Thai Union Exclusive Part II: ‘No one will pay huge premiums for plant-based protein…yet’

By Pearly Neo

- Last updated on GMT

The plant-based space is nowhere near hitting the premium space yet. ©Getty Images
The plant-based space is nowhere near hitting the premium space yet. ©Getty Images

Related tags Thai Union plant-based

The plant-based space is nowhere near hitting the premium space yet, with affordability fundamental in driving demand amid deepening consumer economic concerns, says Thai Union.

In the first part of our exclusive interview ​with Thai Union, the firm’s Alternative Proteins Managing Director Maarten Geraets told us that getting the sensory experience just right is crucial to help the plant-based seafoods market grow to the level that plant-based meats have reached in the past several years.

That said, he also highlighted that a great consumption experience alone is not enough to achieve widespread success if the everyday consumer is unable to access these products – and this is where a balance needs to be achieved for product affordability.

“Many consumers are still unfamiliar with accepting plant-based proteins as ‘real’ protein sources like their conventional fish and meat, and this will take time to change, but in the meantime we need to overcome the scepticism of plant-based being ‘fake’,”​ he told FoodNavigator-Asia​.

“So when it comes to making purchases, and they are faced with the options of buying a ‘real’ and ‘fake’ product – nowhere in the world will any consumer opt to pay a premium for a product they still perceive as ‘fake’, which is a barrier when wanting to get them to try new products in order to grow the category and get to that ‘real’ status.

“This is further exacerbated by current inflationary and other economic issues brought on by factors such as the Russia-Ukraine war.”

Geraets believes that these economic challenges means there may not be huge growth in the pipeline just yet for the alternative proteins sector, but also that if the industry can get all its ducks in a line there is still a way to make a breakthrough here.

“The only way to really unlock consumer acceptance is to both provide that wow factor in terms of the sensory experience, as well as to hit the right price point for them – that would be the real breakthrough,”​ he said.

“This is why there is a need to work towards price parity in all the alternative protein categories, whether it is by improving the technology or accelerating product development, or otherwise.”

The other reason driving this need for more protein options is the heightened demand predicted to come not only in APAC but globally over the next few decades, with animal protein alone no longer believed to be sufficient to feed the global population.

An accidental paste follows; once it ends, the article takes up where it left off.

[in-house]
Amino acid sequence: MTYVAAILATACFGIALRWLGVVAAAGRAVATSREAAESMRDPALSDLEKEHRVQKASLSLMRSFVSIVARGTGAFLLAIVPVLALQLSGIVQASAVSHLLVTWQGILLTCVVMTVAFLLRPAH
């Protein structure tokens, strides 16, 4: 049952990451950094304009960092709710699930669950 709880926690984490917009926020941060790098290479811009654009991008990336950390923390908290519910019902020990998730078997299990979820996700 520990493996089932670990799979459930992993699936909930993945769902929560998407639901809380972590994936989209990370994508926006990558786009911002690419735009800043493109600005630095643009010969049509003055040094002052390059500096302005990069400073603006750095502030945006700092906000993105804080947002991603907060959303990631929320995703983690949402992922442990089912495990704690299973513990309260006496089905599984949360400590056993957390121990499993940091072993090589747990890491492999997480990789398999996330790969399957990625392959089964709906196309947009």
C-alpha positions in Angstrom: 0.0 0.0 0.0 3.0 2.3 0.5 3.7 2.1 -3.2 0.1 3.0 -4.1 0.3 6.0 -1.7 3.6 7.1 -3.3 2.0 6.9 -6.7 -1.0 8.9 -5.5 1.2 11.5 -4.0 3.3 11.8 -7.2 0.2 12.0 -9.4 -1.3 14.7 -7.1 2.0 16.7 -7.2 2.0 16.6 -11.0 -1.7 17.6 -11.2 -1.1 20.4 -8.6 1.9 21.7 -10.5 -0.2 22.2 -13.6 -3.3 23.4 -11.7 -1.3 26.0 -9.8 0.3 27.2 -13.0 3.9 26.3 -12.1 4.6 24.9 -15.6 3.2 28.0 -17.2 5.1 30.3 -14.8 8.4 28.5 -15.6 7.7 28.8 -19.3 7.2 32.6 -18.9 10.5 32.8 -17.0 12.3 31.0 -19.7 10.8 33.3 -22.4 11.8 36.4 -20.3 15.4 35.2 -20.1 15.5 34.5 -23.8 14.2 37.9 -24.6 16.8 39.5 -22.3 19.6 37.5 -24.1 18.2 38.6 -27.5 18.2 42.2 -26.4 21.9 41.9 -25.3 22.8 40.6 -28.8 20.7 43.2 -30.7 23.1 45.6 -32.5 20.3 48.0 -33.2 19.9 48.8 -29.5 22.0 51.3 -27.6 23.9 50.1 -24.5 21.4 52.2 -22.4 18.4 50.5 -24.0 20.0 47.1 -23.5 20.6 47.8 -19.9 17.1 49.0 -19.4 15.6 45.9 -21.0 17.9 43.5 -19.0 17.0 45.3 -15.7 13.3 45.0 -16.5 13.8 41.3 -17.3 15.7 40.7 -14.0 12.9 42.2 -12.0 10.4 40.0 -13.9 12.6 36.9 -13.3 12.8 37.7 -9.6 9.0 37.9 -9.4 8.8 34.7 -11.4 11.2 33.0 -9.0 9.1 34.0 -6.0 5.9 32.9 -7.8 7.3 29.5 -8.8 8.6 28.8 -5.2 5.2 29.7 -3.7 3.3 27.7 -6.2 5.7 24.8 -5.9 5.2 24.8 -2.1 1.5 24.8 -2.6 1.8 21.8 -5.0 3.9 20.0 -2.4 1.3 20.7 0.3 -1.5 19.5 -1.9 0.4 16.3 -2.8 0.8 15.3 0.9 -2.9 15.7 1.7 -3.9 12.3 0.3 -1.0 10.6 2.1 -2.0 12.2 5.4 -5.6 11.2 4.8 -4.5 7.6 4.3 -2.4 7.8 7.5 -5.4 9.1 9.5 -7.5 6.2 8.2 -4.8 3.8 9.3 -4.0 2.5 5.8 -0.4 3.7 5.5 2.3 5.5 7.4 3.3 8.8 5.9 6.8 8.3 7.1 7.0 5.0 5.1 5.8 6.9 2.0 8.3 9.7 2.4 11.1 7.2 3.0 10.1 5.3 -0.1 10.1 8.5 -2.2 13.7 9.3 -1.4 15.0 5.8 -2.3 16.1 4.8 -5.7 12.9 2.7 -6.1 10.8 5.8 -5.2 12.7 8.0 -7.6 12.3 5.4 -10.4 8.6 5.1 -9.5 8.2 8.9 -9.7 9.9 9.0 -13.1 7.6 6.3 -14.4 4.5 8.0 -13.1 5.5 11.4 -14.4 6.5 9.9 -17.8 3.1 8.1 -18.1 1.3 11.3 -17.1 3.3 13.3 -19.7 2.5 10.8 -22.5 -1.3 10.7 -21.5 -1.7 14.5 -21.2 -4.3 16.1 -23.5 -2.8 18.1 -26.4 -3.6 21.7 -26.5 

“Many companies that have long-specialised in meat or seafood protein are revising their strategies to include more sources, and the underlying rationale is clear – to be part of the system feeding the predicted 10 billion people in the global population by 2050, as the same protein sources today are not going to be enough,”​ he said.

“And the key here is really to look at this in terms of providing more variety to consumers, and not look at it as one replacing the other, not plant-based replacing conventional meat or seafood.

“What is important is to provide consumers with that whole array of solutions, which can be meat, seafood, plant-based protein, cultivated meat, insect-based solutions, hybrid solutions and so on – the protein section of the future needs to provide a lot more choice.”

Economic challenges and opportunities

Geraets believes that it may be some two to three years before truly huge growth will be seen for alternative proteins in APAC due to current economic conditions, but also that there are opportunities that can be utilised from this.

“Asia will see continued interest in the alternative protein space though it may take some time to take off in a huge way, but there are also many opportunities here as it means price parity may be reached faster out of necessity,”​ he said.

“Many of the first alternative protein firms were in the US and EU side of the world, but with these being increasingly challenged there, we may see them making more strides here in Asia as well.

“I am also hopeful to see more localized solutions, more Asian fare to maximise opportunities and move away from things like burger patties and nuggets.”

The other big hope is that governments will step up support of the industry given the protein demand and necessity to avoid malnutrition, which would in turn greatly speed up the speed of industry growth.

“The main thing would be from a regulations viewpoint, things like providing clarity on regulations and product naming which would facilitate advancement into more new areas,”​ he said.

“There is also the matter of consumer education and facilitating the protein transition, which would certainly move even faster with the support of the governments.”

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